Top 10 Boating Experiences
Explore England's rivers, canals and broads.
1. Punting in Cambridge
There’s no better way to see Cambridge’s colleges than by hiring a punt and cruising along the Backs. Even without the distraction of beautiful buildings, manicured grounds and champagne-quaffing students, a punt isn’t the easiest thing to handle. But that just makes it more fun…
2. Sailing on the River Severn
At 220 miles long, the River Severn is England’s longest river, and a great place to sail. Start at Bewdley and you’ll pass rolling countryside, a fair few pubs selling “scrumpy” cider and – rather appropriately – the National Waterways Museum at Gloucester Docks.
3. Kayaking in the Lake District
For thrills and plenty of spills, squeeze yourself into a kayak in the Lake District . A popular white water location is the River Cocker, which is relatively negotiable apart from the surprise drop below Harris Park. Keep an eye out for it…
4. Narrow Boating between Windsor and Oxford
This short stretch of Thames between Windsor and Oxford has got to be one of the best places to take a narrow boat. There are pubs aplenty (think riverside and ye olde), history by the barge-full (Windsor Castle, Eton school and the Oxford colleges) and tons of wildlife – from swans and kingfishers to stoats and coots.
5. Canoeing in the Norfolk Broads
You’ll want to take your time exploring the Norfolk Broads, which is why a canoe is a good idea. If you’re looking for birds, head for the reed-fringed Hickling Broads, or if you’re feeling brave paddle to Malthouse Broad – it’s said to be haunted by a 12th-century monk who appears in the early mornings…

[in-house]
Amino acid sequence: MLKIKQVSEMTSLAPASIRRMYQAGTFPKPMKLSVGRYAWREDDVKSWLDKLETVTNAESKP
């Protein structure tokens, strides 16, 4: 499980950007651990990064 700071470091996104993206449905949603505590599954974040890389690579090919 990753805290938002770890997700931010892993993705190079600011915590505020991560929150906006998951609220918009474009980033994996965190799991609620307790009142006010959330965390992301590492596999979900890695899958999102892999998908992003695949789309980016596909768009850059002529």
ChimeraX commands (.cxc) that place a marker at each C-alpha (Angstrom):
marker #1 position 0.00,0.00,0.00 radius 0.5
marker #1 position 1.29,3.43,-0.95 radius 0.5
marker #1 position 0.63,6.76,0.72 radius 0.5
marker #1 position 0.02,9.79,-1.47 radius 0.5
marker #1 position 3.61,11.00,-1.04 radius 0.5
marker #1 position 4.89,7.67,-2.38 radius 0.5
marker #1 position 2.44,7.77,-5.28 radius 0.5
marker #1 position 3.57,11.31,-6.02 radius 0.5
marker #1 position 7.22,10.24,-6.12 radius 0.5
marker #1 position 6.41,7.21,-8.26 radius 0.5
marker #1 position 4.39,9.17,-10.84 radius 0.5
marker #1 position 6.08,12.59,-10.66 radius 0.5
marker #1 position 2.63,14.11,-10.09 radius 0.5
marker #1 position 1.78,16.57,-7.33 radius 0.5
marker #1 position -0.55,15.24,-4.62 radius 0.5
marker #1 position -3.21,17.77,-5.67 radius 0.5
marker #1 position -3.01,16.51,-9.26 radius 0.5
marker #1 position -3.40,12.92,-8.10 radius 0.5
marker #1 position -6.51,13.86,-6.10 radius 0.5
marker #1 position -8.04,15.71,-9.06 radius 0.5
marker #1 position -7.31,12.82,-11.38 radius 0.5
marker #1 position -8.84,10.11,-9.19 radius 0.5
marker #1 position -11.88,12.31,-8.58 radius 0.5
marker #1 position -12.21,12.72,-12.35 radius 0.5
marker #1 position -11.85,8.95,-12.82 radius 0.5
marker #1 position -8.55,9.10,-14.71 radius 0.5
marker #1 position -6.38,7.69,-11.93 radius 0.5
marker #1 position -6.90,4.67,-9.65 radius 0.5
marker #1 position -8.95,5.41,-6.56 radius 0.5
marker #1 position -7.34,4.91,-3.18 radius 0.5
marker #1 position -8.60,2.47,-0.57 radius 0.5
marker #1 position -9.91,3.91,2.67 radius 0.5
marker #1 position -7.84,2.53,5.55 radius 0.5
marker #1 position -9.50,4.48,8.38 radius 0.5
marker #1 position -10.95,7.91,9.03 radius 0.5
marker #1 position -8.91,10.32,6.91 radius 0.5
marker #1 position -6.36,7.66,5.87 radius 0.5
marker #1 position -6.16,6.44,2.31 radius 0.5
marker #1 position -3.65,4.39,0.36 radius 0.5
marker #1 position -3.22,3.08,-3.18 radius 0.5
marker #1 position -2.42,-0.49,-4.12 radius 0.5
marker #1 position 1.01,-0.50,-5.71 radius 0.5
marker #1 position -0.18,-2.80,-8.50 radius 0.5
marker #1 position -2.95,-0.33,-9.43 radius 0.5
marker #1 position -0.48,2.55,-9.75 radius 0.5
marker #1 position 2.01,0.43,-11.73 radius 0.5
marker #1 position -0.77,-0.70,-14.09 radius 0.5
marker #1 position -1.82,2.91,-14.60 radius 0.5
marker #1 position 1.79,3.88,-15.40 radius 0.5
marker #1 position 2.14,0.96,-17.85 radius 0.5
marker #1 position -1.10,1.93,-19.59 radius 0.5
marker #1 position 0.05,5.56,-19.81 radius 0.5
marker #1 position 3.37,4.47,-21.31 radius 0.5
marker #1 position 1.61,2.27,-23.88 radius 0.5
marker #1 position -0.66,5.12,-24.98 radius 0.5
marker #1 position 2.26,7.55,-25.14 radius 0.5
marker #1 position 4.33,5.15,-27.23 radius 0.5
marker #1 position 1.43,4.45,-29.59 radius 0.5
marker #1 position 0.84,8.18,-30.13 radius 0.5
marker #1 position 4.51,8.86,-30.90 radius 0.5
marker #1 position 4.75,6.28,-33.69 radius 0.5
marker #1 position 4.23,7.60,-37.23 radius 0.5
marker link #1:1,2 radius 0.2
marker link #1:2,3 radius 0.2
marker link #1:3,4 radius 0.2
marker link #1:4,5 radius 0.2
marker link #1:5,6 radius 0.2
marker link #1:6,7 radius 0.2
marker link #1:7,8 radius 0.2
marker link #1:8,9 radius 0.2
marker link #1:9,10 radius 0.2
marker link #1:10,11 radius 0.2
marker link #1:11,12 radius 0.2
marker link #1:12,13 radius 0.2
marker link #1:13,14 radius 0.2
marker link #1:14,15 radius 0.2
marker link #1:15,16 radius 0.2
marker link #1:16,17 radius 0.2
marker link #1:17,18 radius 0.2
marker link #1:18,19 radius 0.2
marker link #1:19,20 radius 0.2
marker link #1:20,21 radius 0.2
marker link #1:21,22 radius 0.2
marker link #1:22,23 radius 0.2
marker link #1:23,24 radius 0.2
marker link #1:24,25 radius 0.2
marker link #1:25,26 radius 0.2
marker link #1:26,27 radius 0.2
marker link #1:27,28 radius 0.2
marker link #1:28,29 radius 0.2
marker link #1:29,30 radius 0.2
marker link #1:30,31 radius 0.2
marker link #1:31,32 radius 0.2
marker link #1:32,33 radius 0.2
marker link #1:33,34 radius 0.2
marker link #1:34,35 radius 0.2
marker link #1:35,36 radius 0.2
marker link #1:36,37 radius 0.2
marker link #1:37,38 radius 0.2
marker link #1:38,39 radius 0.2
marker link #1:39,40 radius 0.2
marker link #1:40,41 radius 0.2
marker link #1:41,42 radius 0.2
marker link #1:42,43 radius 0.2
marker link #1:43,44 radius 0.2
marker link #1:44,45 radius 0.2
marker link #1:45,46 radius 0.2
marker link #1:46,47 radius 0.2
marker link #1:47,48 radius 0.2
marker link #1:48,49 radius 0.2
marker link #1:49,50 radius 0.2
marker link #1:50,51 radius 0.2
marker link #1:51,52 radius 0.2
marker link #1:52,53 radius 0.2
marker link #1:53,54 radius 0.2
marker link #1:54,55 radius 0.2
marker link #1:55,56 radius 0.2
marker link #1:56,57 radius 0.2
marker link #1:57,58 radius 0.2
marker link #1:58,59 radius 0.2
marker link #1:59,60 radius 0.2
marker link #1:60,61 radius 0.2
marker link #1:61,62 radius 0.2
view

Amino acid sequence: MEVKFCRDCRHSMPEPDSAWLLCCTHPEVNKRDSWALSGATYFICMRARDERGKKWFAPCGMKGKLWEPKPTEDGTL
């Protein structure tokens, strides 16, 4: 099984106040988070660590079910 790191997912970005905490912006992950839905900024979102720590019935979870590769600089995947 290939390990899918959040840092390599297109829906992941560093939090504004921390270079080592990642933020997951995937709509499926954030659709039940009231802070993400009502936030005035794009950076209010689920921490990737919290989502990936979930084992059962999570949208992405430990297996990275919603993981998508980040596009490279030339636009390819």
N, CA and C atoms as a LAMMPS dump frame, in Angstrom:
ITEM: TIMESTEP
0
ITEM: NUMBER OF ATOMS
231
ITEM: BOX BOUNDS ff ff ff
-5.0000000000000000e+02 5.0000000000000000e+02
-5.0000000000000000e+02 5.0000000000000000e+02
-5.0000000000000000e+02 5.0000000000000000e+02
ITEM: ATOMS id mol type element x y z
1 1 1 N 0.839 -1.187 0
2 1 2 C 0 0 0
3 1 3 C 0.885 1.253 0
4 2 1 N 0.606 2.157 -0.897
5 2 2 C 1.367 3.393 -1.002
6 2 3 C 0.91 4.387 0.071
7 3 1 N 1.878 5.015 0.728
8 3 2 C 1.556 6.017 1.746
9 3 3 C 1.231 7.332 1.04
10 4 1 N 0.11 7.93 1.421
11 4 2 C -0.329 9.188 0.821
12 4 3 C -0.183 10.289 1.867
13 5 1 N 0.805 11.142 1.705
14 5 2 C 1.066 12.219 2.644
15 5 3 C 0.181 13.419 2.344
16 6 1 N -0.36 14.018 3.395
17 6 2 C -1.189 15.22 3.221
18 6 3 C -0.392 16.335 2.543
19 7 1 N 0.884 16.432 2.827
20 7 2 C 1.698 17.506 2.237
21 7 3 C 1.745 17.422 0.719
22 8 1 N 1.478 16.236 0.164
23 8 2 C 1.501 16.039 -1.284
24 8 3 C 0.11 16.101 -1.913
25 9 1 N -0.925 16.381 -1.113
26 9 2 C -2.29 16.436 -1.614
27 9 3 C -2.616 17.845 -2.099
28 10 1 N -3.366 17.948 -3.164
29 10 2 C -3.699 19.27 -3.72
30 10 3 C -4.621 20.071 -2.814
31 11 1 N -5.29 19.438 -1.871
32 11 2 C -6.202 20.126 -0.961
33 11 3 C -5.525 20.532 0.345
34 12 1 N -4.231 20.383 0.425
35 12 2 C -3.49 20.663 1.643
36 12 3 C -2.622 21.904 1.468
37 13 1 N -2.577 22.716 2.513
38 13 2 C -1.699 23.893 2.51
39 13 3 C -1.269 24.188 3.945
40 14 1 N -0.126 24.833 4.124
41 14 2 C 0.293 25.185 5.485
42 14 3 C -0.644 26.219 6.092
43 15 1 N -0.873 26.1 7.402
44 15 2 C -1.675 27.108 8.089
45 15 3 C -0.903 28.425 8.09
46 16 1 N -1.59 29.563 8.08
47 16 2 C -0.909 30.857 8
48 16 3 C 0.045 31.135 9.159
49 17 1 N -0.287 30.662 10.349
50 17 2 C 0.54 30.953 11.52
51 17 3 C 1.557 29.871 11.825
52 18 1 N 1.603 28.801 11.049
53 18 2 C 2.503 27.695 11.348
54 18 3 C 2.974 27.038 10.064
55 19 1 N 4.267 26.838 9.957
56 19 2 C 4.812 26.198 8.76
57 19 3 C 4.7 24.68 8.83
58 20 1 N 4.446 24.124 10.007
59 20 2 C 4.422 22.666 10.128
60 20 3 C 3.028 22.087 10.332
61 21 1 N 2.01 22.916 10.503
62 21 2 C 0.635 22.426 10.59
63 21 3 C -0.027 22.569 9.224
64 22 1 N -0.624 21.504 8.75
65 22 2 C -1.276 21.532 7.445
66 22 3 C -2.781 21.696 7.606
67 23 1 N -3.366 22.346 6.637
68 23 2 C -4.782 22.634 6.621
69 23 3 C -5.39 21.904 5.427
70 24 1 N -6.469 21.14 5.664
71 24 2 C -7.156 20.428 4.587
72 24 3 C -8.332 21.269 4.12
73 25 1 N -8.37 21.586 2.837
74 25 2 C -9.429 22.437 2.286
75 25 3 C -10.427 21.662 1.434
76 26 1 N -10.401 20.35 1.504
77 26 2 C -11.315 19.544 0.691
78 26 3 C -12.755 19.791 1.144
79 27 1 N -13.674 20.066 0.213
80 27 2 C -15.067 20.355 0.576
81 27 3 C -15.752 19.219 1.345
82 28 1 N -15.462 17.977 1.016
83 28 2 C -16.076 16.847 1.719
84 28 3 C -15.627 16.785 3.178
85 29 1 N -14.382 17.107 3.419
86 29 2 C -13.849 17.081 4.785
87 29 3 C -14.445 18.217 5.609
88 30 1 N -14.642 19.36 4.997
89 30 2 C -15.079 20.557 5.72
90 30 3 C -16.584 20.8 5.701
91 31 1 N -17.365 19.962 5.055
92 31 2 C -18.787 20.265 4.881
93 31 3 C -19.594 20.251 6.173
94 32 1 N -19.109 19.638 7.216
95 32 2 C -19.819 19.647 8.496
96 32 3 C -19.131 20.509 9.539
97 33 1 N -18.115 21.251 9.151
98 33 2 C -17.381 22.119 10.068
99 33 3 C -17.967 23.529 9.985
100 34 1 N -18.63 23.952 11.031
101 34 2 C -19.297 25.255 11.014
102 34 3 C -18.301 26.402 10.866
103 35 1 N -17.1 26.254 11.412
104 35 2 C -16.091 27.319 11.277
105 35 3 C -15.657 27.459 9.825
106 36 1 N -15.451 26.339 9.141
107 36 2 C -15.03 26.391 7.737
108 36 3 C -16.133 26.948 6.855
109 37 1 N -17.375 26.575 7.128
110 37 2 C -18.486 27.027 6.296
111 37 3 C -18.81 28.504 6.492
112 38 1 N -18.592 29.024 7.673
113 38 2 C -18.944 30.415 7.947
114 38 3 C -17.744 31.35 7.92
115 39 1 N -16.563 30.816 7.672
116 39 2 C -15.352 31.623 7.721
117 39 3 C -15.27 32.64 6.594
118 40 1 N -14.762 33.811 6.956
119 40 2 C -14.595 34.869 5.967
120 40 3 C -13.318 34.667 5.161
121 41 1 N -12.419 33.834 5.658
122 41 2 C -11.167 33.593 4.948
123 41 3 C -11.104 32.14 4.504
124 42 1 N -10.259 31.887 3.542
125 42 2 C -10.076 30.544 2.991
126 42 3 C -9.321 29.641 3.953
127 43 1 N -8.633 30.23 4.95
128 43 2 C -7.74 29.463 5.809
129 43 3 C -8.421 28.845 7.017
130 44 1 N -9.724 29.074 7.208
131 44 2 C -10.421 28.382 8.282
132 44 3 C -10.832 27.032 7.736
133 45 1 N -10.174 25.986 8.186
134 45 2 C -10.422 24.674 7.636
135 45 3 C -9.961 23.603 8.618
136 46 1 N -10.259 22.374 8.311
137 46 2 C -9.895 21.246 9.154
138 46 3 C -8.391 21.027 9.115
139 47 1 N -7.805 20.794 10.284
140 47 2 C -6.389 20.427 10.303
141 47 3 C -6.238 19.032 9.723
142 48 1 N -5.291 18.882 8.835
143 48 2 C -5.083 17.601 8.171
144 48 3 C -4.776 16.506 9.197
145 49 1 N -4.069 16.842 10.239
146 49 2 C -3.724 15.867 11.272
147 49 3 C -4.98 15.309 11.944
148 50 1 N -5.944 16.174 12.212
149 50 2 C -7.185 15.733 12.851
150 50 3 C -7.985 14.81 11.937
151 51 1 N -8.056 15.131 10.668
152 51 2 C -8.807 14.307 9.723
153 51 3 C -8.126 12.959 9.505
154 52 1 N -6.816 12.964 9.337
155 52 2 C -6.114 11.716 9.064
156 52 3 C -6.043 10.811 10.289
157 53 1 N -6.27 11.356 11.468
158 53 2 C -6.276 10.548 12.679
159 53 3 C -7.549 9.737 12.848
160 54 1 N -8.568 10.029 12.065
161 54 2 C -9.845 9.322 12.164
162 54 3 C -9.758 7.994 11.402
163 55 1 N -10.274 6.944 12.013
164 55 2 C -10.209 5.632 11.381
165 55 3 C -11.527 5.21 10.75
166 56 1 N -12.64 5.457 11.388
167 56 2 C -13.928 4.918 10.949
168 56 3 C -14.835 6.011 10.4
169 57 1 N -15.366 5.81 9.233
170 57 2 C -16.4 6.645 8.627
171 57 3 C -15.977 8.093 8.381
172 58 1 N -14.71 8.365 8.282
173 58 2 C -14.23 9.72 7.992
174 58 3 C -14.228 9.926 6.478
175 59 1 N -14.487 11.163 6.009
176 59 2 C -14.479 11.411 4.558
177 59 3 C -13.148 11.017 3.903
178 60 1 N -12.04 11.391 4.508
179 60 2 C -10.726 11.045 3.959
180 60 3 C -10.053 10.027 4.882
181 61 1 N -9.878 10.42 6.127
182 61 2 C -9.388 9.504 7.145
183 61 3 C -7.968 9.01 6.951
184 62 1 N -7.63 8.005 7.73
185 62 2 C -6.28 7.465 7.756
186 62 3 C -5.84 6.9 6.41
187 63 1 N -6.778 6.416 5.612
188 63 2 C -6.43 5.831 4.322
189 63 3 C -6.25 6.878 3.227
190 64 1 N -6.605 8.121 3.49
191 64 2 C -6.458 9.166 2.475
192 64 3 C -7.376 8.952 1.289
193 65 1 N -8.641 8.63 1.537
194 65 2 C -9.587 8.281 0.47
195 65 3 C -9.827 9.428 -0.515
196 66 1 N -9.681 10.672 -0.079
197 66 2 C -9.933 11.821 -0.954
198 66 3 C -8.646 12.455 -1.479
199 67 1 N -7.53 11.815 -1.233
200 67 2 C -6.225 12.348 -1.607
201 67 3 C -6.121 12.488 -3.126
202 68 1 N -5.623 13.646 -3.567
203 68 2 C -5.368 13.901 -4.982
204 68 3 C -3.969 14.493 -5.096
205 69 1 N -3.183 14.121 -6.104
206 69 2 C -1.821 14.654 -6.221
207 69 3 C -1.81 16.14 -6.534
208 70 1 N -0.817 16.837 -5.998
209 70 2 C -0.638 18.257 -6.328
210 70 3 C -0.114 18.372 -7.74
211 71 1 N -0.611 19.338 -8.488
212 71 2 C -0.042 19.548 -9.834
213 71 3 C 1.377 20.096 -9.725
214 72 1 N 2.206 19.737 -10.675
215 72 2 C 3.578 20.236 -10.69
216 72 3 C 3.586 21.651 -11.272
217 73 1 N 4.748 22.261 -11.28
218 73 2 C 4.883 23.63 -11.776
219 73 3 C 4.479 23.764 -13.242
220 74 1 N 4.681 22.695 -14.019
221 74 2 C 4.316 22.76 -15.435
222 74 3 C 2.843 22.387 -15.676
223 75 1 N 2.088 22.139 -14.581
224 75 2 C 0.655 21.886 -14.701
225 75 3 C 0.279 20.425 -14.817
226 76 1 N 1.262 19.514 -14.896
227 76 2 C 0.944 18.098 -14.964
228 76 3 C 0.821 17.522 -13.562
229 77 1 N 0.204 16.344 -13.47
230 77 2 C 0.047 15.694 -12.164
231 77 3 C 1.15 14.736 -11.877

6. Speedboat through Central London
Relive all those James Bond fantasies by taking a RIB speedboat down the Thames (they even play the theme tune during the trip). You’ll pass the Houses of Parliament on your left, before the London Eye looms into view on your right. After that the sights come thick and fast, as you speed down to the Thames Barrier.
7. Sailing in Cornwall
Cornwall’s dramatic coastline and sandy beaches are crying out to be explored. So why not grab a sailing boat and explore the smugglers’ coves and sheltered waterways of Carrick Roads – or float your boat over to the Scilly Isles?
8. Pleasure Boating along the River Tees
This medieval trading river starts in the Pennines and ends in the North Sea near Middlesbrough, and was once home to shipyards and steelworks. Nowadays it’s been regenerated, though, so you can now join a bunch of other pleasure boaters who regularly take to the serene waters for a cruise.
9. Canal Boat on in The Fenlands, East Anglia
Hundreds of miles of waterways criss-cross the Fens – and a canal boat is the perfect way to navigate them. Due to its extreme flatness, there aren’t too many locks to trouble yourself with, although you might tempted to stop rather a lot at pretty villages like Oundle and Flore...
10. Canadian Canoeing on the River Tamar
It’s quite normal to see a salmon leaping or an otter slivering into the water along the River Tamar in Devon . And, in a Canadian canoe, you’ll be about as close as you can get to them…
Psst... Handy Hints
If you want history with your Cambridge punt, why not hire a guide ? They’ll negotiate the river, while regaling you with tales of the city’s past.
Take your binoculars on a trip to the Norfolk Broads, so you can spot terns and other birds at Hoveton Little Broad.
Be sure not to miss historic Greenwich as you whizz past on a speed-boat ride down the Thames – it’s where modern maritime navigation began after all…
Kayaking on the River Cocker? There’s a very handy exit point by Jennings Brewery , where you can moor up and take a brewery tour.
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